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Syracuse proves themselves a contender against Michigan State


Syracuse is not complete yet.

Its been said a thousand times, but they lack consistent perimeter shooting. Kris Joseph is still competing with the mindset and aggressiveness of a complimentary player. That means that the talented, but at times erratic, Scoop Jardine (he averages 12.5 ppg and 6.9 apg, but he’s been held scoreless the same number of times he’s broken 20 points -- twice) is becoming the focal point offensively. Put it all together, and you get a team that has their share of trouble on that end of the floor.

Tonight it didn’t matter.

With the number of possessions that Syracuse looked lost offensively, they still managed to hand Michigan State easily their worst loss of the season, a 72-58 defeat in the nightcap of the Jimmy V Classic.

And the Spartans other two losses came at the hands of Duke and UConn, two other top ten teams.

You see, Syracuse is just as good on the defensive end as they were last season. Losing Wesley Johnson and Arinze Onuaku hasn’t hurt the length of their back line. Kris Joseph is plenty long and athletic, as is CJ Fair. In the middle, Fab Melo and Baye Moussa Keita actually provide more length and size (well, size vertically) than Onuaku. And while Andy Rautins proved to be a terrific defender by the time he left Syracuse, Scoop Jardine, Brandon Triche, and Dion Waiters are all strong, athletic guards with some size that have played very well at the top of the zone.

Draymond Green is the perfect player to put at the high post if you want to break a 2-3 zone. He’s a wide target, capable of scoring from the foul line area or kicking the ball out to an open teammate on the perimeter if the defense collapses. And aside from two poor possessions to start the game when Jardine failed to drop down and prevent the entry pass, Syracuse completely took that option away from the Spartans.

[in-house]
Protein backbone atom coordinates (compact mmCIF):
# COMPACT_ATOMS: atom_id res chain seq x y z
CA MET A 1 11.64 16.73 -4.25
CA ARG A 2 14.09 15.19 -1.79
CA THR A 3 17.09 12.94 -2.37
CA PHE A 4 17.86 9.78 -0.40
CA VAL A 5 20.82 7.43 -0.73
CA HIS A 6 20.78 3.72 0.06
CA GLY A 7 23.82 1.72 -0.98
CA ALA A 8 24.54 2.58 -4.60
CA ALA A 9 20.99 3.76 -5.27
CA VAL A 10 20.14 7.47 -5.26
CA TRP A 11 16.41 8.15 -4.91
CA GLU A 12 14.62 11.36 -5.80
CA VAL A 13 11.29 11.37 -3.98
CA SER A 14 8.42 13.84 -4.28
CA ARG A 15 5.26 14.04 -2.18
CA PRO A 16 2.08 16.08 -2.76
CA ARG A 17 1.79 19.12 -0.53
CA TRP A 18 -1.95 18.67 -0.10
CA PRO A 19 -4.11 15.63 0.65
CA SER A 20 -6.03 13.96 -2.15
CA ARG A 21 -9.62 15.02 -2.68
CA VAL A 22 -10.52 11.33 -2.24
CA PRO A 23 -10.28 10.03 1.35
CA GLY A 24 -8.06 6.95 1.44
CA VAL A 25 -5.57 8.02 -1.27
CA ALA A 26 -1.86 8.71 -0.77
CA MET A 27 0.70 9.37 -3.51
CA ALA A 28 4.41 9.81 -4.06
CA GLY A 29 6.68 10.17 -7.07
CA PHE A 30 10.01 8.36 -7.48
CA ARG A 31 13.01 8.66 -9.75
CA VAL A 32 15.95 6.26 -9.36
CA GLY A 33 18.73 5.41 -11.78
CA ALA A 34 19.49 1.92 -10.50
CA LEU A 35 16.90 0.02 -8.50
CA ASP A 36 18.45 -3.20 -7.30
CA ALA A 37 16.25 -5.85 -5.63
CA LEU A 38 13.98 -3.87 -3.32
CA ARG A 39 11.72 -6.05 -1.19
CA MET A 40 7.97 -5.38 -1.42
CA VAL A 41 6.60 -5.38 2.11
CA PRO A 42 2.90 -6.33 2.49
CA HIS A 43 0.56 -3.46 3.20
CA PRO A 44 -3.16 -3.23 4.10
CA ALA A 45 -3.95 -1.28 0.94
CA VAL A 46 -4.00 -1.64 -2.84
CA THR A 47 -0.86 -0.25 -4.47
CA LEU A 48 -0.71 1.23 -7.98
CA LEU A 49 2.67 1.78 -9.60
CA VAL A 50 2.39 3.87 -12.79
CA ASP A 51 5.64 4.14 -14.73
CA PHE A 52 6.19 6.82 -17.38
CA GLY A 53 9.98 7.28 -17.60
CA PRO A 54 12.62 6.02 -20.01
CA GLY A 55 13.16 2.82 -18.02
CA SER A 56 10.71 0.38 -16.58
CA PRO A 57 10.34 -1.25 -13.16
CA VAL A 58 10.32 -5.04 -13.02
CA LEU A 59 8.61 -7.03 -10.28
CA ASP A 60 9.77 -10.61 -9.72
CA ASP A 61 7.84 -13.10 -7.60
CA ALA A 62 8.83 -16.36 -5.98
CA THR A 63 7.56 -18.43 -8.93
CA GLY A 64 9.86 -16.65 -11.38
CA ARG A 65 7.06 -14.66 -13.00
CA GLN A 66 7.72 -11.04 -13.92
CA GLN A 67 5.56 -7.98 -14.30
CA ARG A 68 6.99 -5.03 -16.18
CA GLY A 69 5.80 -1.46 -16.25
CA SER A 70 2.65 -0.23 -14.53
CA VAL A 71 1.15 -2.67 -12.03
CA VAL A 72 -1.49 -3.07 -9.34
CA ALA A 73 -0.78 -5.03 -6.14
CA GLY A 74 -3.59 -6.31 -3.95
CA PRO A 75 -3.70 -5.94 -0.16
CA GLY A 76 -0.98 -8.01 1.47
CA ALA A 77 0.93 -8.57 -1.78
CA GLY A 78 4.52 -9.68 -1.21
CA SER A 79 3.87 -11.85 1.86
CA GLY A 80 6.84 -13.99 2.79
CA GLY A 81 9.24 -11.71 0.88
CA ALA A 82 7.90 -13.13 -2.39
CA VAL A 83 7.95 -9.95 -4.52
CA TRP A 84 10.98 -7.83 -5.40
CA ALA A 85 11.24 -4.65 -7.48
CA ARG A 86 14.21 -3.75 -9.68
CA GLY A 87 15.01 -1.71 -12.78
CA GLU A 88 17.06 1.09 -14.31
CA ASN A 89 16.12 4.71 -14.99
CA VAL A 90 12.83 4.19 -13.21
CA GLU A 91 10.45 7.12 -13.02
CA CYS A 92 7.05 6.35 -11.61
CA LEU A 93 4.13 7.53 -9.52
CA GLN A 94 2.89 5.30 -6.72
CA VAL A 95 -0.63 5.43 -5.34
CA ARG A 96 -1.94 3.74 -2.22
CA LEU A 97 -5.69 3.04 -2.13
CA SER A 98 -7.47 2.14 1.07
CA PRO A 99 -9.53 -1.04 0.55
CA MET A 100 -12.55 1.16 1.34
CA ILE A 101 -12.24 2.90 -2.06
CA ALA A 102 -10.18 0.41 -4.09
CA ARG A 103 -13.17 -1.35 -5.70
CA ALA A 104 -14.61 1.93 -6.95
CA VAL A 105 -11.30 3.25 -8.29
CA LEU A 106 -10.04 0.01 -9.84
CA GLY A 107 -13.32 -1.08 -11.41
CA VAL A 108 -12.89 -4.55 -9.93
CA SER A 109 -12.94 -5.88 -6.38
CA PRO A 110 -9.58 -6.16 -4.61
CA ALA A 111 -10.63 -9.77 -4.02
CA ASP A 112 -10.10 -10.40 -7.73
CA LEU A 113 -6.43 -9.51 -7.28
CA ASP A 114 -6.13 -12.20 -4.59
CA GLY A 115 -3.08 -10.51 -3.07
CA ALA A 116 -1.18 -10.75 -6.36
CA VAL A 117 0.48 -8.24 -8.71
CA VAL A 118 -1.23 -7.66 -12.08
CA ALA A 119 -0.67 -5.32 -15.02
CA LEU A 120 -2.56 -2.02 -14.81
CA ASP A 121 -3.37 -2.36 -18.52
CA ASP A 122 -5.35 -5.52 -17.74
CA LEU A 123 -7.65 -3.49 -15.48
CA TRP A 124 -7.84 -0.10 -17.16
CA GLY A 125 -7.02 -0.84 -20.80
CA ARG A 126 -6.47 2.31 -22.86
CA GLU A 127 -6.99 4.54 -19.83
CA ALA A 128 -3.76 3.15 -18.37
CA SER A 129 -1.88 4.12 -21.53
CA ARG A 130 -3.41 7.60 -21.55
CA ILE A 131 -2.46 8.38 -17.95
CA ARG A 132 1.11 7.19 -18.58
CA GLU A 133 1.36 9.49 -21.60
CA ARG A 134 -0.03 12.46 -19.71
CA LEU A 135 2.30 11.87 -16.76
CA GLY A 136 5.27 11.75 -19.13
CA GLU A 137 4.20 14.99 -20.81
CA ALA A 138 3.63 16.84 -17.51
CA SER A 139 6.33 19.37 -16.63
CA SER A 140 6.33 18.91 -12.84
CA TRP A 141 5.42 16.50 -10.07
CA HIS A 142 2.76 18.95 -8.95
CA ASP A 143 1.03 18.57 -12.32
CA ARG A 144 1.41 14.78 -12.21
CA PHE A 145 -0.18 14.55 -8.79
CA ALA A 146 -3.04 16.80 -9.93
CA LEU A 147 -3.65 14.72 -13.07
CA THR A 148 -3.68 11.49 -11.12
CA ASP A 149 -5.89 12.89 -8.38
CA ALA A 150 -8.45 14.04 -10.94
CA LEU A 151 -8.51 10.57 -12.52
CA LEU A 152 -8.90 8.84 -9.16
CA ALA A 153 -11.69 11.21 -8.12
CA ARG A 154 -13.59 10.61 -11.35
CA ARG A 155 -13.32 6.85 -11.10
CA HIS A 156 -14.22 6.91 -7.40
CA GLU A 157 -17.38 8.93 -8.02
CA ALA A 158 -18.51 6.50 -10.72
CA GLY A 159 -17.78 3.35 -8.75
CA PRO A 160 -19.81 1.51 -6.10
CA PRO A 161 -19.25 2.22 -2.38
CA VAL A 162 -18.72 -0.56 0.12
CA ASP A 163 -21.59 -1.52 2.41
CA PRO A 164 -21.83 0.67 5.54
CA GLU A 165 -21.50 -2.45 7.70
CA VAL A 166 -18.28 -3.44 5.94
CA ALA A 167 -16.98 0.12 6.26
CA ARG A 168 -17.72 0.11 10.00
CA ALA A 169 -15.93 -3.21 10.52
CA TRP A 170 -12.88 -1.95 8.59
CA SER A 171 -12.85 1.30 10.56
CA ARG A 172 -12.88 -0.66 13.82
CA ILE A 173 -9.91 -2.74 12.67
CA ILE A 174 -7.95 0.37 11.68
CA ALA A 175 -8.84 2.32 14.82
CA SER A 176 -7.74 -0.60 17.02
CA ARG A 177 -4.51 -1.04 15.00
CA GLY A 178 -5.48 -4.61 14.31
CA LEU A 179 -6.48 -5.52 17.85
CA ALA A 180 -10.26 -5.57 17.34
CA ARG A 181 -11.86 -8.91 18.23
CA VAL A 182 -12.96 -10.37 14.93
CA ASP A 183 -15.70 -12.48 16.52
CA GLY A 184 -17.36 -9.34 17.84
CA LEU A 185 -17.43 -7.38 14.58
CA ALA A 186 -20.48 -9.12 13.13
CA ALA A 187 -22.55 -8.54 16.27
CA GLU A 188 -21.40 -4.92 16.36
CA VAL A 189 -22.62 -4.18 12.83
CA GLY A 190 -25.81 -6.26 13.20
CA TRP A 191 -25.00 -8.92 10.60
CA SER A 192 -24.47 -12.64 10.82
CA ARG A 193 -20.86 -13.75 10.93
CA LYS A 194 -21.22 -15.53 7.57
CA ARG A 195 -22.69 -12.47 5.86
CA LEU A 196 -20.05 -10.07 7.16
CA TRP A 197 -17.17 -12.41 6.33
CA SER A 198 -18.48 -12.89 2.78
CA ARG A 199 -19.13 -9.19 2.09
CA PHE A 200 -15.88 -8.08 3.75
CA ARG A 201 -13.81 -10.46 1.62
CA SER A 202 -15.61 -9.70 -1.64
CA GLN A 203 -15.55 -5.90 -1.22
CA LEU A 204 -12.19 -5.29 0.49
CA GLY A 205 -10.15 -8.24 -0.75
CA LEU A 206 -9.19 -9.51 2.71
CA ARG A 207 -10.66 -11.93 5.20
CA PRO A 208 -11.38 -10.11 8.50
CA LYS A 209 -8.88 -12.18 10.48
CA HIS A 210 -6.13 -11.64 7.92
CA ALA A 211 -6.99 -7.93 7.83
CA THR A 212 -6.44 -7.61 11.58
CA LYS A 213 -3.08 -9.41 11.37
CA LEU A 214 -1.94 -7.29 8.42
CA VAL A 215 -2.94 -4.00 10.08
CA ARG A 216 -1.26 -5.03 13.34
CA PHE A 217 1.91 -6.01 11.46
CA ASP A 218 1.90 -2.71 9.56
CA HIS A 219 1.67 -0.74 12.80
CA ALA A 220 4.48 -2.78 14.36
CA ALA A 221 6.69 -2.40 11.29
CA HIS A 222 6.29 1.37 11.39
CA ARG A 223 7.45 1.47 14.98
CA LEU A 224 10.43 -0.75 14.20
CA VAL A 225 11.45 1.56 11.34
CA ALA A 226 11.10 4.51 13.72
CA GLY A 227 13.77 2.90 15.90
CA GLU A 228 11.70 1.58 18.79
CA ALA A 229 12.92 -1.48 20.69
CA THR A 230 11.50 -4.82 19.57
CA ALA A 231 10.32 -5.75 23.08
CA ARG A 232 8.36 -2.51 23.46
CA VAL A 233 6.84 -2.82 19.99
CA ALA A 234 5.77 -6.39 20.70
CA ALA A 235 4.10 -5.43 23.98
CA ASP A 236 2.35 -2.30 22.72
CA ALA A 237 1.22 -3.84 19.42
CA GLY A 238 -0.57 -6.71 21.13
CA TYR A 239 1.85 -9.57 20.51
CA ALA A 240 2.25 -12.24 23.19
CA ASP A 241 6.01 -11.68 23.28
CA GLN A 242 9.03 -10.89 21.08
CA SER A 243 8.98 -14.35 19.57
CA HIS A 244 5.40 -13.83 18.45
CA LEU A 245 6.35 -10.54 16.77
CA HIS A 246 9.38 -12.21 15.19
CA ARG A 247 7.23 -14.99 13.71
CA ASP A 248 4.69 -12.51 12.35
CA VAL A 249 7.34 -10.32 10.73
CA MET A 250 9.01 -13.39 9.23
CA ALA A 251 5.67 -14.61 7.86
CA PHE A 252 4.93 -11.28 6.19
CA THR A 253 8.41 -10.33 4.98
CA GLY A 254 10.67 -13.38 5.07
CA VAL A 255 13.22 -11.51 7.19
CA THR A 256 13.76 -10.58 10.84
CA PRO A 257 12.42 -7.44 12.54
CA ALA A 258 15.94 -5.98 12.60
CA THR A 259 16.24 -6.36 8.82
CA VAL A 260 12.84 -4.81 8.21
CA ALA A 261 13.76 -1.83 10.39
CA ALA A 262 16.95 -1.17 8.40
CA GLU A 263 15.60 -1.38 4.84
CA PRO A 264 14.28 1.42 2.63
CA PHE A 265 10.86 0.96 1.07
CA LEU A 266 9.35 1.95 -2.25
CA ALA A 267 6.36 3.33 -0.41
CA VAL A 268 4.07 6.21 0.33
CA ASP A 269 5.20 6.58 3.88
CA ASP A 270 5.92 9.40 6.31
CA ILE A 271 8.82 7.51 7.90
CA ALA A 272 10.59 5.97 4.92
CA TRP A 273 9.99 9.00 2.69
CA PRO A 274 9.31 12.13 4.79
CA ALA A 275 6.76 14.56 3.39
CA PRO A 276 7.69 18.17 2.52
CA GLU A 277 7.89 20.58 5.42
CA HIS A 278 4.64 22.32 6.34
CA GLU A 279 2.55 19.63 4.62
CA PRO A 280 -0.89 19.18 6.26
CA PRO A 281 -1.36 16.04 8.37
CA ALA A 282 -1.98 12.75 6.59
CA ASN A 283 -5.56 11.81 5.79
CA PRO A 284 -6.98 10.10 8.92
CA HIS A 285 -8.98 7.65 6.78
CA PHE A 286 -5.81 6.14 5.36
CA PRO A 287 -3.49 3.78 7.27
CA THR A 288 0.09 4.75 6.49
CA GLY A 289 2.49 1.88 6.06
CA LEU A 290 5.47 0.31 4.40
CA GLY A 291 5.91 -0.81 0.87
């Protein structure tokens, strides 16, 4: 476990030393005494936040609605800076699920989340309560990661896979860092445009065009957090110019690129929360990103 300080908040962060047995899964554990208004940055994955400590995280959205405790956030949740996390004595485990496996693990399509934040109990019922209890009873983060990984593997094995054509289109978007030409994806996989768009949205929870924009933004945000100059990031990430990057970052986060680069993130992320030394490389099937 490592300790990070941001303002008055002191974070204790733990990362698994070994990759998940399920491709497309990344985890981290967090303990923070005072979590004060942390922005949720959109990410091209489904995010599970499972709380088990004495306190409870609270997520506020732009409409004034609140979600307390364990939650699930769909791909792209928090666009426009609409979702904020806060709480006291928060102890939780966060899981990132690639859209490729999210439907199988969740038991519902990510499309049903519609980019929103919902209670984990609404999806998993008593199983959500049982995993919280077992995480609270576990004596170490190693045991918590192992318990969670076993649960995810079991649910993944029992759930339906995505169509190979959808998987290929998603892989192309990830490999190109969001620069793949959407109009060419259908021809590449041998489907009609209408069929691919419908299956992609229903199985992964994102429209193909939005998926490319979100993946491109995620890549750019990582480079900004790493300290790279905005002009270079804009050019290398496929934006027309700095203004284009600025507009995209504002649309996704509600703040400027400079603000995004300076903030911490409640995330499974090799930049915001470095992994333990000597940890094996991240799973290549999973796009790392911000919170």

Defensively isn’t the only place where Syracuse’s size has shown through.

Rick Jackson was an absolute monster around the rim tonight. He finished with 17 points and 16 rebounds (six offensive), and while he’s not the kind of player that you can just throw the ball into on the block and rely on his post moves, he’s turned into a real junkyard dog around the rim. He’s got shades of DeJuan Blair in his game, averaging almost 13 rpg, more than 4.5 of which come on the offensive end.

Melo hasn’t been the Fab Melo we all expected this season, Keita has exceeded expectations for his freshman season while Fair has looked really good in his limited minutes as well.

To be fair, this Michigan State team that was dominated inside by the Orange is not the typical Michigan State team. Their front line is not as physical or as aggressive as in year’s past, and that lack of physicality is what has cost them early this season.

But that lack of physicality had nothing to do with how flummoxed the Spartans were against the Syracuse zone.

Korie Lucious and Kalin Lucas struggled to find lanes to penetrate. When they were able to break down the defense, Syracuse had help defenders there. When the ball was kicked out, the Orange were able to get to shooters, which is part of the reason that seemingly every three the Spartans took was from NBA range.

The question now becomes how good the Orange can end up being.

Obviously, this is a team that has yet to reach their potential. There were many possessions on the offensive end of the floor where the Orange looked out of sync tonight. When they weren’t scoring in transition and off of turnovers, the Orange had their own problems dealing with the Spartan’s defense.

But there is time for this group to grow. They shouldn’t be challenged until a New Year’s Day date with Notre Dame in the Carrier Dome, and they don’t really get into the meat of the Big East schedule until mid-January.

If Joseph can find a groove as a go-to scoring option -- which will mean attacking the rim more and settling for fewer jumpers -- and guys like Jardine, Triche, and Waiters can become reliable shooting threats, the Orange are one of the best teams in the country.

When the shots are falling, they’ll be very difficult to beat.

And if the shots start falling on a consistent basis, this is a group that can realistically contend for the Big East crown.